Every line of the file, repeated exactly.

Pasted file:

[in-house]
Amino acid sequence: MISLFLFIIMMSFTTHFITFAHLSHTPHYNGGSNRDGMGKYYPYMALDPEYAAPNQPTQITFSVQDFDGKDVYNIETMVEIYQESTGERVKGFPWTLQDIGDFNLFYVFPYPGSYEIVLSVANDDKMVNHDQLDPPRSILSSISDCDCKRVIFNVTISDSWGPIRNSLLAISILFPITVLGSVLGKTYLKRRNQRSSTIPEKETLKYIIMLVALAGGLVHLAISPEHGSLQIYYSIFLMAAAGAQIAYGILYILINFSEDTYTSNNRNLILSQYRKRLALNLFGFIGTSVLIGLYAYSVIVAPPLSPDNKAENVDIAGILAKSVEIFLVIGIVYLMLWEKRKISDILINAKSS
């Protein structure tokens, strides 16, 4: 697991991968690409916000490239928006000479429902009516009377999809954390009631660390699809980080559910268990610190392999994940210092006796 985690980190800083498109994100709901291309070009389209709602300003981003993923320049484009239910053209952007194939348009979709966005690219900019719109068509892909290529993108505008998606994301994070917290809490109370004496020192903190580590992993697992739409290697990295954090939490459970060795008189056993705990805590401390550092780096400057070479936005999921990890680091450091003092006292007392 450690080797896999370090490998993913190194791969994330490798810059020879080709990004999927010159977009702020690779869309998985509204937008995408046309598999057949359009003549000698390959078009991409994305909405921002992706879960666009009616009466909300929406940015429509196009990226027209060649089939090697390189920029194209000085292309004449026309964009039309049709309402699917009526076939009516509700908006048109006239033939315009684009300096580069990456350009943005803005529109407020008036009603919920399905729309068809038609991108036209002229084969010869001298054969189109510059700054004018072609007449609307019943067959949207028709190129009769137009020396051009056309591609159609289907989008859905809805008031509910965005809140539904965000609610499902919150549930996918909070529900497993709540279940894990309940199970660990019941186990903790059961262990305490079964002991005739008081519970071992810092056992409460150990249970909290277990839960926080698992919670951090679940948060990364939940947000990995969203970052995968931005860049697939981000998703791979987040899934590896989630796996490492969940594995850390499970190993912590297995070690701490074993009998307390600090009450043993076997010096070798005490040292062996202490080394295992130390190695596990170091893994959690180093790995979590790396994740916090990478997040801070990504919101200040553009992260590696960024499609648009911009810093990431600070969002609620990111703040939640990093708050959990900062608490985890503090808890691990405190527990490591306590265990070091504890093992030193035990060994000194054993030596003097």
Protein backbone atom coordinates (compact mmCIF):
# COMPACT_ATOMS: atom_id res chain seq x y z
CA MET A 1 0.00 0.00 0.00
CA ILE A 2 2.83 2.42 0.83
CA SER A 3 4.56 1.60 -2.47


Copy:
[in-house]
Amino acid sequence: MISLFLFIIMMSFTTHFITFAHLSHTPHYNGGSNRDGMGKYYPYMALDPEYAAPNQPTQITFSVQDFDGKDVYNIETMVEIYQESTGERVKGFPWTLQDIGDFNLFYVFPYPGSYEIVLSVANDDKMVNHDQLDPPRSILSSISDCDCKRVIFNVTISDSWGPIRNSLLAISILFPITVLGSVLGKTYLKRRNQRSSTIPEKETLKYIIMLVALAGGLVHLAISPEHGSLQIYYSIFLMAAAGAQIAYGILYILINFSEDTYTSNNRNLILSQYRKRLALNLFGFIGTSVLIGLYAYSVIVAPPLSPDNKAENVDIAGILAKSVEIFLVIGIVYLMLWEKRKISDILINAKSS
């Protein structure tokens, strides 16, 4: 697991991968690409916000490239928006000479429902009516009377999809954390009631660390699809980080559910268990610190392999994940210092006796 985690980190800083498109994100709901291309070009389209709602300003981003993923320049484009239910053209952007194939348009979709966005690219900019719109068509892909290529993108505008998606994301994070917290809490109370004496020192903190580590992993697992739409290697990295954090939490459970060795008189056993705990805590401390550092780096400057070479936005999921990890680091450091003092006292007392 450690080797896999370090490998993913190194791969994330490798810059020879080709990004999927010159977009702020690779869309998985509204937008995408046309598999057949359009003549000698390959078009991409994305909405921002992706879960666009009616009466909300929406940015429509196009990226027209060649089939090697390189920029194209000085292309004449026309964009039309049709309402699917009526076939009516509700908006048109006239033939315009684009300096580069990456350009943005803005529109407020008036009603919920399905729309068809038609991108036209002229084969010869001298054969189109510059700054004018072609007449609307019943067959949207028709190129009769137009020396051009056309591609159609289907989008859905809805008031509910965005809140539904965000609610499902919150549930996918909070529900497993709540279940894990309940199970660990019941186990903790059961262990305490079964002991005739008081519970071992810092056992409460150990249970909290277990839960926080698992919670951090679940948060990364939940947000990995969203970052995968931005860049697939981000998703791979987040899934590896989630796996490492969940594995850390499970190993912590297995070690701490074993009998307390600090009450043993076997010096070798005490040292062996202490080394295992130390190695596990170091893994959690180093790995979590790396994740916090990478997040801070990504919101200040553009992260590696960024499609648009911009810093990431600070969002609620990111703040939640990093708050959990900062608490985890503090808890691990405190527990490591306590265990070091504890093992030193035990060994000194054993030596003097």
Protein backbone atom coordinates (compact mmCIF):
# COMPACT_ATOMS: atom_id res chain seq x y z
CA MET A 1 0.00 0.00 0.00
CA ILE A 2 2.83 2.42 0.83
CA SER A 3 4.56 1.60 -2.47